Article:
Madam Meinbah narrated that in 1986, rains failed the farmers seriously and that brought famine to the country the following year (1987). And this was the year Ghana witnessed serious food crisis, untold hardship, and economic breakdown.
“Some of us (women farmers) could not cope after the crisis and have to abandon farming as a career to assist our husbands to feed the household. This brought our farming career to a halt” she lamented.
Her testimony depict the impact of climate change on vulnerable people particularly women and children. Madam Kwajin is part of the vulnerable and disadvantaged persons in society who are hard hit by the impacts of climate change.
At that year it was not only food supply that was affected, water supply was hard hit, there was also health crisis, and mass exodus of the youth from Ghana across the boarders particularly to Nigeria, minimal conflicts emerged over resources among the people in some part of the country. Rare Signs of climate change began in Ghana and parts of Sahara Africa region in 1986 but as it were the governments at the time never planned to putclimate resilience policies and programme to support the people to cope with the impact.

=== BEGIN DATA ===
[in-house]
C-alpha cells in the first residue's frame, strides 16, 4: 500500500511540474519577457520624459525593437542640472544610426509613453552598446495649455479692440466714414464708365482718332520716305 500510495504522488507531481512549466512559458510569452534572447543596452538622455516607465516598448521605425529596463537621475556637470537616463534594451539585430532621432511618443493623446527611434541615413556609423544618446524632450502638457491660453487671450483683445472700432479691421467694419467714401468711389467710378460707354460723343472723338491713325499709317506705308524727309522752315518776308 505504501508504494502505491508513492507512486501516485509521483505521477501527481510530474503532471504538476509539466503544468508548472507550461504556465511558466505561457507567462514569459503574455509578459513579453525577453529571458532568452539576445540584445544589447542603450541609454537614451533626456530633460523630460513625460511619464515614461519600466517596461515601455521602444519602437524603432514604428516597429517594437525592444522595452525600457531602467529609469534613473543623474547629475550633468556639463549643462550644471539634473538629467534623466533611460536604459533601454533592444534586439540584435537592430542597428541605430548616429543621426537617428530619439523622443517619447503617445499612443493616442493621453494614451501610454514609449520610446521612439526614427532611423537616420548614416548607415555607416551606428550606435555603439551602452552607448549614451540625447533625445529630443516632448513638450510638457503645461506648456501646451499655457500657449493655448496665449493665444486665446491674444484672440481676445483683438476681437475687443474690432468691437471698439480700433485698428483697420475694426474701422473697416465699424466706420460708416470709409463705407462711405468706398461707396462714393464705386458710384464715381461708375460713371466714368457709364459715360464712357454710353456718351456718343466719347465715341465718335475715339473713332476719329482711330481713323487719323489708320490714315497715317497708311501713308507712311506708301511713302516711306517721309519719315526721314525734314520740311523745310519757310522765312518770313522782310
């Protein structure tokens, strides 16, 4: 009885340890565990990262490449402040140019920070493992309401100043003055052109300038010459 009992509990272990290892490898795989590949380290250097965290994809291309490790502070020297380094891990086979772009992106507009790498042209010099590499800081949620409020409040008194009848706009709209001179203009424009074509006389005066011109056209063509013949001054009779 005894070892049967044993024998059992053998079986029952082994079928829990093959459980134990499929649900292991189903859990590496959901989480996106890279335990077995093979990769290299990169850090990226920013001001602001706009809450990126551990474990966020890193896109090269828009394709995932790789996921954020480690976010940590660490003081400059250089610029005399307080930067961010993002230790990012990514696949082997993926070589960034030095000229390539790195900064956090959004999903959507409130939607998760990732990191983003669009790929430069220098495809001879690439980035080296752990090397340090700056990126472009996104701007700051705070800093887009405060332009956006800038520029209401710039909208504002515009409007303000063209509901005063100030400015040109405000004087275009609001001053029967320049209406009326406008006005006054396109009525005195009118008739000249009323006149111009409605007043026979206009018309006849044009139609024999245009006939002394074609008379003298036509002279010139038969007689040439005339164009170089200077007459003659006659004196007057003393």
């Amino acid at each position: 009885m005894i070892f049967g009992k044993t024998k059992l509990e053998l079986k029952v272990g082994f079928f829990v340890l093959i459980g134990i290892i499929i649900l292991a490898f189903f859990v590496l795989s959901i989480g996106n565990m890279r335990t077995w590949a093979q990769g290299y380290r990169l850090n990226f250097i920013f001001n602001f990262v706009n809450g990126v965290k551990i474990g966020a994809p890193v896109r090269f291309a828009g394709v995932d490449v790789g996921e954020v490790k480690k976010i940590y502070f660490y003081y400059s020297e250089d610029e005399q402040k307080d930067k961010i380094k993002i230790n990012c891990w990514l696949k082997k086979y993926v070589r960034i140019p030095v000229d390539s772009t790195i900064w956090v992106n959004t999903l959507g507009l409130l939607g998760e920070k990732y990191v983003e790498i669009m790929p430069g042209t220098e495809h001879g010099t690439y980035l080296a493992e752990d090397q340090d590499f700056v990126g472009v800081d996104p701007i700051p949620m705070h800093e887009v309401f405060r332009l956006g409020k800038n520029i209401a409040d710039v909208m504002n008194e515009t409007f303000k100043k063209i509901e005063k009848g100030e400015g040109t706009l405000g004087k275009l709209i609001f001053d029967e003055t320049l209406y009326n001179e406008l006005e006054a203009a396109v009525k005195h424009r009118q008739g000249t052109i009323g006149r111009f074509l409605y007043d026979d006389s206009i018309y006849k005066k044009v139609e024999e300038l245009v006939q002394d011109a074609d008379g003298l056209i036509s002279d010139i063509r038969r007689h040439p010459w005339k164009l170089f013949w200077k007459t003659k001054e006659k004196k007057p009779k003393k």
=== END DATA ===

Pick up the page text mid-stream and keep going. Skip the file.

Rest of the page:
After this drought, Ghana had not been able to catch up with food security. Food had always been in short supply afterwards, the never ending water crisis also popped out and women and children continue to walk for kilometers to access drinking water for household chores, no alternative energy policies had been effectively implemented to stop the indiscriminate felling of trees, and youth migration from rural communities to urban centers in search for non existing jobs has become a usual phenomenon.
This is because agricultural lands no long support lucrative or profitable farming, the rainfall patterns had changed (now few rain drops), unpredictable weather patterns, flooding and unbearable heat continue to be recorded, and poverty, hunger, starvation and deprivation had gone pass their peak.
The country, according to the Ghana Wild Life department had also lost significant number of wild animal species, such as green frogs or toads, earth worms and other soil manipulating living organisms because of ever increasing temperatures and flooding.